Tragedy as Burnley grandmother dies after paramedics tried to lift her using 'unapproved' bath towel

Doreen Pilling
Doreen Pilling -Credit:Family photo

A much-loved grandma who suffered a major fracture when paramedics tried to lift her using a bath towel died weeks later as a result of her injuries.

An ambulance had been called to Doreen Pilling's home in Burnley on September 3 last year after she was found in the bathroom unable to move. Paramedics then used an "unapproved lifting method", in the form of a bath towel, but Doreen ended up slipping from the towel and landing on the floor, fracturing the femur in her right leg.

The 93-year-old was taken to the Royal Blackburn Hospital and eventually underwent an operation to repair her leg. On October 6 Doreen, a retired lecturer, was transferred to Pendle Community Hospital to recuperate which her family believe should never have happened.


Her condition continued to deteriorate and, in desperation, her family called an ambulance themselves to take her back to Blackburn. She died 10 days later.

Following an inquest into Doreen's death, held last month, Area Coroner Chris Long concluded: "Doreen Pilling died on 24 October 2023 at Royal Blackburn Hospital, Blackburn. An ambulance was called to assist Mrs Pilling at home as she was unable to mobilise.

"Mrs Pilling received a fracture of the right distal femur when the ambulance crew used an unapproved method to lift her resulting in an uncontrolled descent to the floor causing the fracture. She was taken to hospital where during a long stay she remained unwell with very limited mobility which contributed to the development of pneumonia from which she did not recover."

The coroner highlighted several similarities between Doreen's death and that of Peggy Clement, also from Burnley, who died at the Royal Blackburn Hospital in June 2022.

Peggy had also been sent to Pendle Community Hospital to recuperate after an operation to repair a fracture. Both women deteriorated while at Pendle and both died not long after being taken back to Blackburn by ambulance.

An inquest into Peggy's death heard from whistle-blower Dr Fozia Shah who said problems at Pendle had been endemic from the moment she started her job. Area Coroner Chris Long, who also presided over Doreen's inquest, has given the hospital trust 56 days to respond to his concerns over inaccurate nursing records, the failure to seek medical assistance for Peggy and a lack of learning from the incident.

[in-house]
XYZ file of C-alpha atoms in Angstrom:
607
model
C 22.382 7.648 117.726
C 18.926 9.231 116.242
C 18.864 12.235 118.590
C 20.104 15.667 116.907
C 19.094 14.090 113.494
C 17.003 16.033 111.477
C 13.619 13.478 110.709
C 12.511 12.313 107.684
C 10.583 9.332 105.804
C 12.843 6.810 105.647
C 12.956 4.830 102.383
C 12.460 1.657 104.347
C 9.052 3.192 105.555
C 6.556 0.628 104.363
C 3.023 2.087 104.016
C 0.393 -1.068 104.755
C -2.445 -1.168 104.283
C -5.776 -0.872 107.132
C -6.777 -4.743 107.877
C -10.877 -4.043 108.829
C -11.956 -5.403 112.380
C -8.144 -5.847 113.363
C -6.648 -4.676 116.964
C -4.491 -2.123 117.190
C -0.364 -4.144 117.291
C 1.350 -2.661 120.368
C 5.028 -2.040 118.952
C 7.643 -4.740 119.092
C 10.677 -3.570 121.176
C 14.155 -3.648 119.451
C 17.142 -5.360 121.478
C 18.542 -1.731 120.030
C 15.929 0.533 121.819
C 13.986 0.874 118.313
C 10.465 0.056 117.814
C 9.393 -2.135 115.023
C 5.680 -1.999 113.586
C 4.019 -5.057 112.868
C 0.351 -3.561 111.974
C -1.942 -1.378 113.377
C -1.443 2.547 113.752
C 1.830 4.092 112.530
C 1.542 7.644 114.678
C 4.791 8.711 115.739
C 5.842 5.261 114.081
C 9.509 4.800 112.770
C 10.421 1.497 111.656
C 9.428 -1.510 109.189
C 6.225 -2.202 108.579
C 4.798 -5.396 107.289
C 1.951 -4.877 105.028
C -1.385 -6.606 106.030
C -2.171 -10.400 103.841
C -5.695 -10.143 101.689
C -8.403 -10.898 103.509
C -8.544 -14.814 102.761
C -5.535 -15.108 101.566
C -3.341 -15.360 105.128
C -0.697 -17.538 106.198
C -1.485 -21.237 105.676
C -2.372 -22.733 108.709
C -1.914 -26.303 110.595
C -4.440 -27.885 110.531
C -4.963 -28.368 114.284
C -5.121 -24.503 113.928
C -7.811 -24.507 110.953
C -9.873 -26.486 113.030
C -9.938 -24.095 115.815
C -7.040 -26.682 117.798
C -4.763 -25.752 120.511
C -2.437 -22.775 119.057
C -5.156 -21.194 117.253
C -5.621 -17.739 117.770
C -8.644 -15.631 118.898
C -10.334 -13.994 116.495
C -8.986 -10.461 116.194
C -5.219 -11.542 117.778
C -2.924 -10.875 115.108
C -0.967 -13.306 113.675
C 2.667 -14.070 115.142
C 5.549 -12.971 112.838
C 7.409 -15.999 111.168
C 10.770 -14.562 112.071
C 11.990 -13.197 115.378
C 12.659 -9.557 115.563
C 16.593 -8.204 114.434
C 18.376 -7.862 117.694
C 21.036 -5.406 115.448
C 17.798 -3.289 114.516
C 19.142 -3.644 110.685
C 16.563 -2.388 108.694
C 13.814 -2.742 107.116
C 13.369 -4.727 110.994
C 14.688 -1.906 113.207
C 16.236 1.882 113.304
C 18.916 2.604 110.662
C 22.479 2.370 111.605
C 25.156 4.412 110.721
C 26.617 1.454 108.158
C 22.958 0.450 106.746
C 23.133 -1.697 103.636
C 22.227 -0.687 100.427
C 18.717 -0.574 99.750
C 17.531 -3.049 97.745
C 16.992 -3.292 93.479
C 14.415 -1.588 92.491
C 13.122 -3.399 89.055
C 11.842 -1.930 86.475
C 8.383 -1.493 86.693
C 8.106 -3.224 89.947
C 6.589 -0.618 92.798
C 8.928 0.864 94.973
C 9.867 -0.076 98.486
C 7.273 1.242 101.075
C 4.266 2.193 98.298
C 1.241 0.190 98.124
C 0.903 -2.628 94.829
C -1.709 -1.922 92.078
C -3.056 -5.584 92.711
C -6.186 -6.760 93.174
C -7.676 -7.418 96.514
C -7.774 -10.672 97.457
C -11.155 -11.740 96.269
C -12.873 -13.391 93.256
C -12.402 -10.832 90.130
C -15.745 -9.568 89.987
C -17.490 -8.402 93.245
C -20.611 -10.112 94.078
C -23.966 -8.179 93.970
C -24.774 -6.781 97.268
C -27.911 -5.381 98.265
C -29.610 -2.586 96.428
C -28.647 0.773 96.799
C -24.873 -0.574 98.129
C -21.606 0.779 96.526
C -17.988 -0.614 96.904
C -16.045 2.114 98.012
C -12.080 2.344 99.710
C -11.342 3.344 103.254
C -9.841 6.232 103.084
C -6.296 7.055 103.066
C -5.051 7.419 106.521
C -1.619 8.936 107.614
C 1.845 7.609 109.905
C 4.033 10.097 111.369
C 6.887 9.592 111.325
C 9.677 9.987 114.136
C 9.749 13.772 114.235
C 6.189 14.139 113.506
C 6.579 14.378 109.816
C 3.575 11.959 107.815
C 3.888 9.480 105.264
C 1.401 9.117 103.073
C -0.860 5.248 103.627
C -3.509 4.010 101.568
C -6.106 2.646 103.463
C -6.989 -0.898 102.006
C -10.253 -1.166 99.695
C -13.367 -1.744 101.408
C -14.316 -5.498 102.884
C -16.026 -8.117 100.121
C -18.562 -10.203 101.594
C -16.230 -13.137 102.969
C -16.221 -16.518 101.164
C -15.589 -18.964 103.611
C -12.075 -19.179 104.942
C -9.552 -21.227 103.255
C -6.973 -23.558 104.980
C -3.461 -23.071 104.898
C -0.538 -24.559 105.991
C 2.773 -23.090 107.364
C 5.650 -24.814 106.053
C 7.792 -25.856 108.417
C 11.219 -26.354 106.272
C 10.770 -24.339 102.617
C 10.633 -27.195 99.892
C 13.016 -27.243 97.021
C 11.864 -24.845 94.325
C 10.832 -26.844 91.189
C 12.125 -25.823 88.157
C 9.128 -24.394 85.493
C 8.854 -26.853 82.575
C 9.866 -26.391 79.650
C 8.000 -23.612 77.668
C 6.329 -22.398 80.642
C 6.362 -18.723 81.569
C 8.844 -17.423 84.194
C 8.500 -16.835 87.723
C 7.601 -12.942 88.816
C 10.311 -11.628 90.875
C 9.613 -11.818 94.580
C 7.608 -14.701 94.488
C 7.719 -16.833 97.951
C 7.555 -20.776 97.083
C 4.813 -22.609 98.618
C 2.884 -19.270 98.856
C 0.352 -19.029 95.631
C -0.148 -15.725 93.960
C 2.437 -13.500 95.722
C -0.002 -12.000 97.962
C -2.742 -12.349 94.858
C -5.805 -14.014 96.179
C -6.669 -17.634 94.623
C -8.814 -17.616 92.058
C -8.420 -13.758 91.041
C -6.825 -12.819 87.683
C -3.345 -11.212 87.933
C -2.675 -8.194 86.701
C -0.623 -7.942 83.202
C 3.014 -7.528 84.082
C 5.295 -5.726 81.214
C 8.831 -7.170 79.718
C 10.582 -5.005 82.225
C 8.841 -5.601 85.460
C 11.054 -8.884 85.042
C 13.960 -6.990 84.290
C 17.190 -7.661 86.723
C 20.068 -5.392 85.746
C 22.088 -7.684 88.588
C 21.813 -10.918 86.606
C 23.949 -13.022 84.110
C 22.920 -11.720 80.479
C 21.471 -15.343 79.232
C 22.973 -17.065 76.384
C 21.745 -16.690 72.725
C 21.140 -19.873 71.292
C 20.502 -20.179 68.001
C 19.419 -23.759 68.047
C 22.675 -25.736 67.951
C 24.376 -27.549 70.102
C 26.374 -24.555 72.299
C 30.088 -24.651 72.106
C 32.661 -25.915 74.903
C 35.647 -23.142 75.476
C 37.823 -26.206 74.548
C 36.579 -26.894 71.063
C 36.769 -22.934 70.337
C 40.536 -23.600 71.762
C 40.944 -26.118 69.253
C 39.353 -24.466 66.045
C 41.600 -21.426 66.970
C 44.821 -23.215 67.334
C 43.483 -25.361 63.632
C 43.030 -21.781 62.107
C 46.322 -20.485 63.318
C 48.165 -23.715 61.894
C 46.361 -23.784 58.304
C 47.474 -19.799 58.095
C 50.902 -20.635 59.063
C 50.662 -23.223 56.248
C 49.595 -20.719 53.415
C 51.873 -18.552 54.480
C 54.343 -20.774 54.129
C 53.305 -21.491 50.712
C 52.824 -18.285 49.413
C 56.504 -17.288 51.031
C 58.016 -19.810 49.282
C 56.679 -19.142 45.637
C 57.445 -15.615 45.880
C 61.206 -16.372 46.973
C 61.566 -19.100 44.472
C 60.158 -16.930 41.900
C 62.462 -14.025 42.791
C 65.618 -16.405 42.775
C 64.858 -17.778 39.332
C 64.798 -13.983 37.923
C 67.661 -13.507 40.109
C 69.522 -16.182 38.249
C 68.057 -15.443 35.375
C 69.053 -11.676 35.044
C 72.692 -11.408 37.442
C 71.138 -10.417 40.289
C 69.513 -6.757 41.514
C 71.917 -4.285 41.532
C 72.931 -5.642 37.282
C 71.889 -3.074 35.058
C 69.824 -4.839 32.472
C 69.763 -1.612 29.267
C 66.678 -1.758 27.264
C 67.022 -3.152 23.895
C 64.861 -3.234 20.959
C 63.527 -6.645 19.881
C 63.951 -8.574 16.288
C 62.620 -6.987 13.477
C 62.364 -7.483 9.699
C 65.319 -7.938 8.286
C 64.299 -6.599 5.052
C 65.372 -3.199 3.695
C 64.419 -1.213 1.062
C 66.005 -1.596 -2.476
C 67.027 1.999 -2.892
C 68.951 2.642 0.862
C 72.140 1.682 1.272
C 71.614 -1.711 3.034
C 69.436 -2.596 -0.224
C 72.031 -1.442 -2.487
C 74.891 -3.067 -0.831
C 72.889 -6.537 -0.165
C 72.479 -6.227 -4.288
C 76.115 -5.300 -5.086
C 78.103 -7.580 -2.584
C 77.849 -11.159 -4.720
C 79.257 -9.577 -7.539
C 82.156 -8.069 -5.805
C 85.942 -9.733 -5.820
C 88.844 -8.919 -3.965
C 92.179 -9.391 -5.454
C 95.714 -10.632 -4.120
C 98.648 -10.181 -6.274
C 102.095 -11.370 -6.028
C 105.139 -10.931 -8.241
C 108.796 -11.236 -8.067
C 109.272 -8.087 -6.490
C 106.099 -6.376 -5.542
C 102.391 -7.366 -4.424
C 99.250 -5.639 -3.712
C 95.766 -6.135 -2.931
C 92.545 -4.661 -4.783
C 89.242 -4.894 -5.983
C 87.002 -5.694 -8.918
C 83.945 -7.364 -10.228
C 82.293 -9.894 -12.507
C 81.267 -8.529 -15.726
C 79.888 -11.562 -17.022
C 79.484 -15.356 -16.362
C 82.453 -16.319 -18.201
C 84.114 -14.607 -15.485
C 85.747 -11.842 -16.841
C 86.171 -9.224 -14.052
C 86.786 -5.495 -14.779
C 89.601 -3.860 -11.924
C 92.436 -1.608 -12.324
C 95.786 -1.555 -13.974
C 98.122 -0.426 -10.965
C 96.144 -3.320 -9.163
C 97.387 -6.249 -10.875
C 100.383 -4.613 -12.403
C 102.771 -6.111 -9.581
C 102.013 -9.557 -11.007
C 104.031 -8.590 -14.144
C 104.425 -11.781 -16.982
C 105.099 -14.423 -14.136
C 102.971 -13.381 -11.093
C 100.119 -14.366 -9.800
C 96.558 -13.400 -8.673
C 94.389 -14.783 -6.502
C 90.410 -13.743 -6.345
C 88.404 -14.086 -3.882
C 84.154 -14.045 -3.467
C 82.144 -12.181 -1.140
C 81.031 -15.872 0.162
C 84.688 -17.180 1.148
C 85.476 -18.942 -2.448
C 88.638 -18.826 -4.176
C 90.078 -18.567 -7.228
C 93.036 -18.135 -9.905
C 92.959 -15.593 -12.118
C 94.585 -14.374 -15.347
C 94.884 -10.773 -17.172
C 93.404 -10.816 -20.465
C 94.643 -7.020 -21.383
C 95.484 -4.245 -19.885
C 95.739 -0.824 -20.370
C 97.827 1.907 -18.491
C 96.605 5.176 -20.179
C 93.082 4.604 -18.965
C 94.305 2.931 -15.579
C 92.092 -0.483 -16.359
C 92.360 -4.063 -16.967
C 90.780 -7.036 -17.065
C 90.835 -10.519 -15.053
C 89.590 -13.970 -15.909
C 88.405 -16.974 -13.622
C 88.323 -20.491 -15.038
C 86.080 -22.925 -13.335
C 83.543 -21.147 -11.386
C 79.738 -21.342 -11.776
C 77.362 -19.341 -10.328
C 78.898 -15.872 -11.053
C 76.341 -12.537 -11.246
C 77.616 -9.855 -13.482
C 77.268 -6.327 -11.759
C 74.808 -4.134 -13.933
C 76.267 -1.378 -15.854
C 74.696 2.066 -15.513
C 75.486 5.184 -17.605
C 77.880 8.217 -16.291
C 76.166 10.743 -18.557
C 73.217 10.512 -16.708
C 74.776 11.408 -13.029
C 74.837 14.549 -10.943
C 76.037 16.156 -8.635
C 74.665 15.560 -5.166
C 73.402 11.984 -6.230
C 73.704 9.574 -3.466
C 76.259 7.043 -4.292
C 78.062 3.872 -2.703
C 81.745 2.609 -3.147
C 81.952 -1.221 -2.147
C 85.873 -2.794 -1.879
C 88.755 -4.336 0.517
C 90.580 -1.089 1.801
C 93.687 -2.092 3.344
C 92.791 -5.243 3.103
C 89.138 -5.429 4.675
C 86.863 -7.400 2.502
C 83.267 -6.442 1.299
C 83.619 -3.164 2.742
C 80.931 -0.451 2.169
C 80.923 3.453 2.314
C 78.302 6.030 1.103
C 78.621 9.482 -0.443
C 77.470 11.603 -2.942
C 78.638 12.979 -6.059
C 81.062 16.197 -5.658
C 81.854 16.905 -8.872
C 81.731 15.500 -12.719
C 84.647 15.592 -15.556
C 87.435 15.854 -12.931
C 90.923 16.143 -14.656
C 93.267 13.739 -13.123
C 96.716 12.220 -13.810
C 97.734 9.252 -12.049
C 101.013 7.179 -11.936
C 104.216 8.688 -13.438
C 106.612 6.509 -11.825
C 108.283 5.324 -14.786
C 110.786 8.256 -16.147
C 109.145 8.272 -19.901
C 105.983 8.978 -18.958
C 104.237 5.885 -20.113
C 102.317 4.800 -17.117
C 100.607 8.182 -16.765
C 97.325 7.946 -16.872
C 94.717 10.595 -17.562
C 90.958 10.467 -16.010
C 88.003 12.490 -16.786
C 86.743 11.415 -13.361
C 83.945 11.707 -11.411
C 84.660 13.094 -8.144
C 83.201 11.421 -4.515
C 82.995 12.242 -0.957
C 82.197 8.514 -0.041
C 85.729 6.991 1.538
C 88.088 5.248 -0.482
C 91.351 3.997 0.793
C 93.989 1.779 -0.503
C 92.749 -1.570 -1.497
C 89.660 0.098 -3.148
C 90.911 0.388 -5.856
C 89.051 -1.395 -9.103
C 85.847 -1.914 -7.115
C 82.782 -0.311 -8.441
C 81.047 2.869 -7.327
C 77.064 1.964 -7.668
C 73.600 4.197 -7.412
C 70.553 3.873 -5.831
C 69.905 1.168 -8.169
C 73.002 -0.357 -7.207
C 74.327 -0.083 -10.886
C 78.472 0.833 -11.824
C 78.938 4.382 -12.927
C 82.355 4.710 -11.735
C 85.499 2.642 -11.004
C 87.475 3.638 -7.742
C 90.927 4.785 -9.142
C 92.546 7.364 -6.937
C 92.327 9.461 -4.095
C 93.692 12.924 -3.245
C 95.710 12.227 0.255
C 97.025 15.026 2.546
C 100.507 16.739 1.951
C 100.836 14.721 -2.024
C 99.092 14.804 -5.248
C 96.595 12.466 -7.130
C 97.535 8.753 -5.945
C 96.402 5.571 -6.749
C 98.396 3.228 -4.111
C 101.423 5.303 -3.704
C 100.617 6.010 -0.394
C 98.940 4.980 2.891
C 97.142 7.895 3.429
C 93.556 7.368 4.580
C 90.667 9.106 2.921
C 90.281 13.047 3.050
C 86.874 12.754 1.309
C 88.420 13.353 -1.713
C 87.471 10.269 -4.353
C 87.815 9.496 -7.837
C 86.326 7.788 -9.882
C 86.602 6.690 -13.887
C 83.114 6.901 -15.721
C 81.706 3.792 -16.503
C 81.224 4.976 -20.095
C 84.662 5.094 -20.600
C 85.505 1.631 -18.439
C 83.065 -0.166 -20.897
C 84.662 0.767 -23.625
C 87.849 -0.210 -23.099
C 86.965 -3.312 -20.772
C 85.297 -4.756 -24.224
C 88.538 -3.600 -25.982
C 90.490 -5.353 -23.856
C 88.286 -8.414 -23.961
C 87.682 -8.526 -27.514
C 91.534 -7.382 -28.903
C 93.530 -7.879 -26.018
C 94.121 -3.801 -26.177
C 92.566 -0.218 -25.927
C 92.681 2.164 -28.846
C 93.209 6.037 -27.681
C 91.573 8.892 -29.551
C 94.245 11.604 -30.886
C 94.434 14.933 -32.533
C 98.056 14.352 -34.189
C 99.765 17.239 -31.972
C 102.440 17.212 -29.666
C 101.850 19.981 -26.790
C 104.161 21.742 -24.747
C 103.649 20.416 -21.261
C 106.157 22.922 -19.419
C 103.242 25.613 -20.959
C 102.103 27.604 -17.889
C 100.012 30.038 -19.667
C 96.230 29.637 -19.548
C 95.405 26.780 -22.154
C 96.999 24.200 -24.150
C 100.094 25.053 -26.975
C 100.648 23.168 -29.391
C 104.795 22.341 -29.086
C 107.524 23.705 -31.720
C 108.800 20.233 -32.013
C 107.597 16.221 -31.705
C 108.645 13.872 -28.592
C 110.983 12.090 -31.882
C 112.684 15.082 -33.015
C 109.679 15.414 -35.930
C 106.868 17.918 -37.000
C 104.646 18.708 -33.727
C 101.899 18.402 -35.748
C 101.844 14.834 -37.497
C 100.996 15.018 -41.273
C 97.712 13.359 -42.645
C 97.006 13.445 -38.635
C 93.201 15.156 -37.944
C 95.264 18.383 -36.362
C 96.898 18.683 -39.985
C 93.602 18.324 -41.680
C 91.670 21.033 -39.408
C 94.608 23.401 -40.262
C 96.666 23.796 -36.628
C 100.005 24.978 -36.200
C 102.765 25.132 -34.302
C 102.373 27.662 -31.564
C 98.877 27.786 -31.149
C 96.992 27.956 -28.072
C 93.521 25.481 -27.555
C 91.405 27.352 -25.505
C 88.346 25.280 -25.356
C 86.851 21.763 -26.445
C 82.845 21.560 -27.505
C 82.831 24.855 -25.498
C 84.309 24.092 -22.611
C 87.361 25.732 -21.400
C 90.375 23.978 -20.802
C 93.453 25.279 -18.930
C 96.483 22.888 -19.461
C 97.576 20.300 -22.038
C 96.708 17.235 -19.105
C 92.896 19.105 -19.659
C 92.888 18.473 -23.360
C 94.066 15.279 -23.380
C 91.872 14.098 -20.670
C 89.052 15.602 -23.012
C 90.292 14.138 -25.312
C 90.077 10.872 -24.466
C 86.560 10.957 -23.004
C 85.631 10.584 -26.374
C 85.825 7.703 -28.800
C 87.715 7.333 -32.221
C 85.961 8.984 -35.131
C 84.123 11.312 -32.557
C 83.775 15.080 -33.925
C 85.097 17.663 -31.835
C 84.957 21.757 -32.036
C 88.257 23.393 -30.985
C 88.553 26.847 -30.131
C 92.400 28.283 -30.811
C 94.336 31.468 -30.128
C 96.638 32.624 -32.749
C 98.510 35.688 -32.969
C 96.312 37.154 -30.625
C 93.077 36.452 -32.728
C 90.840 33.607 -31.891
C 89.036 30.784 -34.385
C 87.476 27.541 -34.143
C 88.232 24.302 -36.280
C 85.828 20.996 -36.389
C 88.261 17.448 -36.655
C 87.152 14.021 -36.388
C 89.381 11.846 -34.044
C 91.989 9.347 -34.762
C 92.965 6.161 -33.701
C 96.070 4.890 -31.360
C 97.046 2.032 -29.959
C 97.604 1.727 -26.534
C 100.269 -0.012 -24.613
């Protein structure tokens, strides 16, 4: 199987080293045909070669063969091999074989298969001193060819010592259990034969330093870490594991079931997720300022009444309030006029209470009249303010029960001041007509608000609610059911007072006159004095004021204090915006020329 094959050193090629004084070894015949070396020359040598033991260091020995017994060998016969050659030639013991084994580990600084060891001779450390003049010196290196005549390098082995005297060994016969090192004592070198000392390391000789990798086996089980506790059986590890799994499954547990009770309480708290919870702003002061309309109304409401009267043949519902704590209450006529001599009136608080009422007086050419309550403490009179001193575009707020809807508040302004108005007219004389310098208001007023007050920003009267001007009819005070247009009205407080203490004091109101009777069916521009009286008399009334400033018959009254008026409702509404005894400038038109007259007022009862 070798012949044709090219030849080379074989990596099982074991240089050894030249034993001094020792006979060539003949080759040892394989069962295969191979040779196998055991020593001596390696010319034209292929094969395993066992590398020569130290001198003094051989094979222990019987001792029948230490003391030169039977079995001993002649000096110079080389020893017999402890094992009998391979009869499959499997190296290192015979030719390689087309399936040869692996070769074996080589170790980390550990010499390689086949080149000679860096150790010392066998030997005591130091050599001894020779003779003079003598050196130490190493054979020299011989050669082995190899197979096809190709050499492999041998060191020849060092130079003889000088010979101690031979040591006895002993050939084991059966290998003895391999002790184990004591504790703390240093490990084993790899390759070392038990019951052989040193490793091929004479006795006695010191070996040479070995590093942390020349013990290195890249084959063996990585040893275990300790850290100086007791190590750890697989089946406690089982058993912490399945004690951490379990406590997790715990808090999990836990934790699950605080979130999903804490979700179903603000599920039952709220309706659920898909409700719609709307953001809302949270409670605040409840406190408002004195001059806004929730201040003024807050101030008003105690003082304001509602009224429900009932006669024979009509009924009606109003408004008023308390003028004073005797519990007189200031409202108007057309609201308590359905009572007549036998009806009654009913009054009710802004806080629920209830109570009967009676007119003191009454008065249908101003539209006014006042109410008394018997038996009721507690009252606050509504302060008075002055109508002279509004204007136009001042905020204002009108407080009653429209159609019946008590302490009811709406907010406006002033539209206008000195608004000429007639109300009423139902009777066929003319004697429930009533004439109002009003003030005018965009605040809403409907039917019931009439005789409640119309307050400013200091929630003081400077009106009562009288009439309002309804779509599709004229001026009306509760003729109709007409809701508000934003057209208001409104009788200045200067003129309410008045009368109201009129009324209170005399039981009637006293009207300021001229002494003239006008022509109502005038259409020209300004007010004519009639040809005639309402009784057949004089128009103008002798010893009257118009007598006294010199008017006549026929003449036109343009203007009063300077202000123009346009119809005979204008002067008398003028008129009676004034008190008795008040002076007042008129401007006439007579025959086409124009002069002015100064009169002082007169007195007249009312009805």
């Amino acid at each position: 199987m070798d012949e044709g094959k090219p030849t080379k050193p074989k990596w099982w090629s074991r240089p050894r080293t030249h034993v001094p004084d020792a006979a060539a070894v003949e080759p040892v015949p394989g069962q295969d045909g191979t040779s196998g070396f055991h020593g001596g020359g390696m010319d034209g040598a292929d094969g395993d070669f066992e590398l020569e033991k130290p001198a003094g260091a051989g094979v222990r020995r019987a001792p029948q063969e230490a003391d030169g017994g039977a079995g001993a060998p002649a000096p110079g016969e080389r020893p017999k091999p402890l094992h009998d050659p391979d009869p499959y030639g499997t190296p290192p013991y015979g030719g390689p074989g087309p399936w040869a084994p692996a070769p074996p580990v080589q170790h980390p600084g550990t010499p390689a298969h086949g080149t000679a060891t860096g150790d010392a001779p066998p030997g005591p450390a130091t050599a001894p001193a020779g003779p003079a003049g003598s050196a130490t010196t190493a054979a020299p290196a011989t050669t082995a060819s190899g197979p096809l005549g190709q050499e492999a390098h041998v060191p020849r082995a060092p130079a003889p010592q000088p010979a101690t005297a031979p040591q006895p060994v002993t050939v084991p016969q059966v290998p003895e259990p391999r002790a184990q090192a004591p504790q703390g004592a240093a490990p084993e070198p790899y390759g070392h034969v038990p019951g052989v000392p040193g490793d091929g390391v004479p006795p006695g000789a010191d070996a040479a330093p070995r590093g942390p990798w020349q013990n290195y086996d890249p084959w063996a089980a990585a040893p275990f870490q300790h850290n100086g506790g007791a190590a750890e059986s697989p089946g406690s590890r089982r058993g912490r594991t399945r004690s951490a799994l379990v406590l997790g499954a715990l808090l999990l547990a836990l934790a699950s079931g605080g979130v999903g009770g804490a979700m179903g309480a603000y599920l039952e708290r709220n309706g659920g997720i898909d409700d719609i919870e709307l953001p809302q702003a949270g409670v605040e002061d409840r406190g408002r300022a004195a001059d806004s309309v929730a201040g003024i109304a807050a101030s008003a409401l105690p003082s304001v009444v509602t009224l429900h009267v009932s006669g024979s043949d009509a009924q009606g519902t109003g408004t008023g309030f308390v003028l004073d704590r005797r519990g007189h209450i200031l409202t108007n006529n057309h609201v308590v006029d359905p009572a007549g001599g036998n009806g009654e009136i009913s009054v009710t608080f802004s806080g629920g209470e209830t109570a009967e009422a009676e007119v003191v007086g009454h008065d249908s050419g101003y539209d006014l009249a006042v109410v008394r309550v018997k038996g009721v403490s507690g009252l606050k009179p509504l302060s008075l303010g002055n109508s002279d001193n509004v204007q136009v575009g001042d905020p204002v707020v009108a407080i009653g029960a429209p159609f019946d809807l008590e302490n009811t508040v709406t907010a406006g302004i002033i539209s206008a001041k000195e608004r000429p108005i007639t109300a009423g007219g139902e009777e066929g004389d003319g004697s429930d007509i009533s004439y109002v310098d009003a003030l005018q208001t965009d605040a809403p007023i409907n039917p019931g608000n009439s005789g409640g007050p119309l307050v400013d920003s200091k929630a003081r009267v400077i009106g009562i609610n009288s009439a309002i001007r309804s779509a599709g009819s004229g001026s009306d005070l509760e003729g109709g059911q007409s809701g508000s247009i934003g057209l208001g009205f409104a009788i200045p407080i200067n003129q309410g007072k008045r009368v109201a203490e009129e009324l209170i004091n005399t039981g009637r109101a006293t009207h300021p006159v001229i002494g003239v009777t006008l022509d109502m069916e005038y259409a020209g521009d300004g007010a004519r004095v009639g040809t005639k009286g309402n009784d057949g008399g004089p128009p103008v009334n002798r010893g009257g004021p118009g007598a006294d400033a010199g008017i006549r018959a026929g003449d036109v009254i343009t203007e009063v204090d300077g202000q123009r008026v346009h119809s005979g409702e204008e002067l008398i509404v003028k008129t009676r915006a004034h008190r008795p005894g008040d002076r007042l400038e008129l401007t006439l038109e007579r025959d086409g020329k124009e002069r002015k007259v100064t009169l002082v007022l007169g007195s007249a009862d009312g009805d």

Doreen's granddaughter Amanda Pugh has since been in contact with Peggy's granddaughter Rebecca. The pair have discussed their grandmothers' cases and have voiced concerns that, given Doreen died just last month, there has been little improvement within East Lancashire Hospitals NHS Trust.

Some of Doreen's family's concerns related to what they described as "dire" record-keeping, a lack of nutrition and nurses failing to monitor her condition. "She wasn't getting enough to eat and it got to the point where we said 'if you don't ring an ambulance, we will' which we did," Amanda said.

Doreen with her family at Christmas
Doreen with her family at Christmas -Credit:Family photo

Amanda said that what happened to her grandma was "nothing short of disgusting". Doreen, who was born in Great Harwood and married to retired sheet metal worker Ken who died 15 years ago, was 93 when she passed away but was still living independently at her home in St Marys Gate.

Amanda said: "She lived in sheltered accommodation and made her own meals, washed, dressed. The day before she was admitted she was wandering around Costa and then had my little boy at hers to play.

"She went out weekly with my mum shopping and only used a walker to steady her."

The North West Ambulance Service has apologised to Doreen's family and said staff have been given further training "to ensure this... does not happen again".

A North West Ambulance Service spokesperson said, “We are truly sorry for the error in care that led to Mrs Pilling's injury before she was admitted to the hospital, and we accept the coroner's findings.

“The staff involved have been given further training to ensure this type of incident does not happen again. We offer our sincere condolences to Mrs Pilling’s family and apologise for the distress this incident has caused.”

Deputy Chief Nurse at East Lancashire Hospitals Trust, Jane Pemberton, apologised to the family and said the trust fully accepted the findings of the coroner. She said: "We apologise for any failings in the delivery of our care, which fell short of our usual standards.

"Although the coroner did not find that this played a role in Doreen's death we want to reassure the family that this has been a catalyst for improvement and we are all deeply sorry.

“We know we can’t change the outcome for Doreen but we are committed to improving patient care and are undertaking a comprehensive review to ensure we take on board any learnings.”